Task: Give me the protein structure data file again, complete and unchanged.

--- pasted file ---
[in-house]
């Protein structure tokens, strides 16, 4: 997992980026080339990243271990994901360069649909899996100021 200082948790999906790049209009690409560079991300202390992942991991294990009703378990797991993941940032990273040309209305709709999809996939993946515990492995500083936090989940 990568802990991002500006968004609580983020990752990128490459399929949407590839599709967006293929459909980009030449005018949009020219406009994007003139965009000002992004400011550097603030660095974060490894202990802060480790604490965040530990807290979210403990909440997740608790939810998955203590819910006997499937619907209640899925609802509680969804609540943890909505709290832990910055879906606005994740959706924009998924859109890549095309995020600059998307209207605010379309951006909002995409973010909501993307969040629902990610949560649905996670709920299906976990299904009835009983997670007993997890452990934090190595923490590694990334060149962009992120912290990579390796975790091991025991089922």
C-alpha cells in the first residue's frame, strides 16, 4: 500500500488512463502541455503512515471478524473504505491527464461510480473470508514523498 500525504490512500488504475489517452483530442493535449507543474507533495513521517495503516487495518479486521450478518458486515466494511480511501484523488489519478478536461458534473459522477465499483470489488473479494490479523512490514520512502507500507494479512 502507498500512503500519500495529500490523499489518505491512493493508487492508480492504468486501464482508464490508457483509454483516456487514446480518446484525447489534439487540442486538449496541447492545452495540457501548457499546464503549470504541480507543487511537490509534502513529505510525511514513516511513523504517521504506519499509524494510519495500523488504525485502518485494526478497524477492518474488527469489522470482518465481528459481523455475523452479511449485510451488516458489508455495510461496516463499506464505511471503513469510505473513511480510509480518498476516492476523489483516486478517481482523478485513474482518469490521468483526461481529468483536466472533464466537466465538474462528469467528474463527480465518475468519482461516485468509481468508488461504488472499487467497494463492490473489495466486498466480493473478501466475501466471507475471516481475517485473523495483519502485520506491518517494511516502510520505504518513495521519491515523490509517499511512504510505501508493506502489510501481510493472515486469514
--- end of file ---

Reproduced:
[in-house]
């Protein structure tokens, strides 16, 4: 997992980026080339990243271990994901360069649909899996100021 200082948790999906790049209009690409560079991300202390992942991991294990009703378990797991993941940032990273040309209305709709999809996939993946515990492995500083936090989940 990568802990991002500006968004609580983020990752990128490459399929949407590839599709967006293929459909980009030449005018949009020219406009994007003139965009000002992004400011550097603030660095974060490894202990802060480790604490965040530990807290979210403990909440997740608790939810998955203590819910006997499937619907209640899925609802509680969804609540943890909505709290832990910055879906606005994740959706924009998924859109890549095309995020600059998307209207605010379309951006909002995409973010909501993307969040629902990610949560649905996670709920299906976990299904009835009983997670007993997890452990934090190595923490590694990334060149962009992120912290990579390796975790091991025991089922």
C-alpha cells in the first residue's frame, strides 16, 4: 500500500488512463502541455503512515471478524473504505491527464461510480473470508514523498 500525504490512500488504475489517452483530442493535449507543474507533495513521517495503516487495518479486521450478518458486515466494511480511501484523488489519478478536461458534473459522477465499483470489488473479494490479523512490514520512502507500507494479512 502507498500512503500519500495529500490523499489518505491512493493508487492508480492504468486501464482508464490508457483509454483516456487514446480518446484525447489534439487540442486538449496541447492545452495540457501548457499546464503549470504541480507543487511537490509534502513529505510525511514513516511513523504517521504506519499509524494510519495500523488504525485502518485494526478497524477492518474488527469489522470482518465481528459481523455475523452479511449485510451488516458489508455495510461496516463499506464505511471503513469510505473513511480510509480518498476516492476523489483516486478517481482523478485513474482518469490521468483526461481529468483536466472533464466537466465538474462528469467528474463527480465518475468519482461516485468509481468508488461504488472499487467497494463492490473489495466486498466480493473478501466475501466471507475471516481475517485473523495483519502485520506491518517494511516502510520505504518513495521519491515523490509517499511512504510505501508493506502489510501481510493472515486469514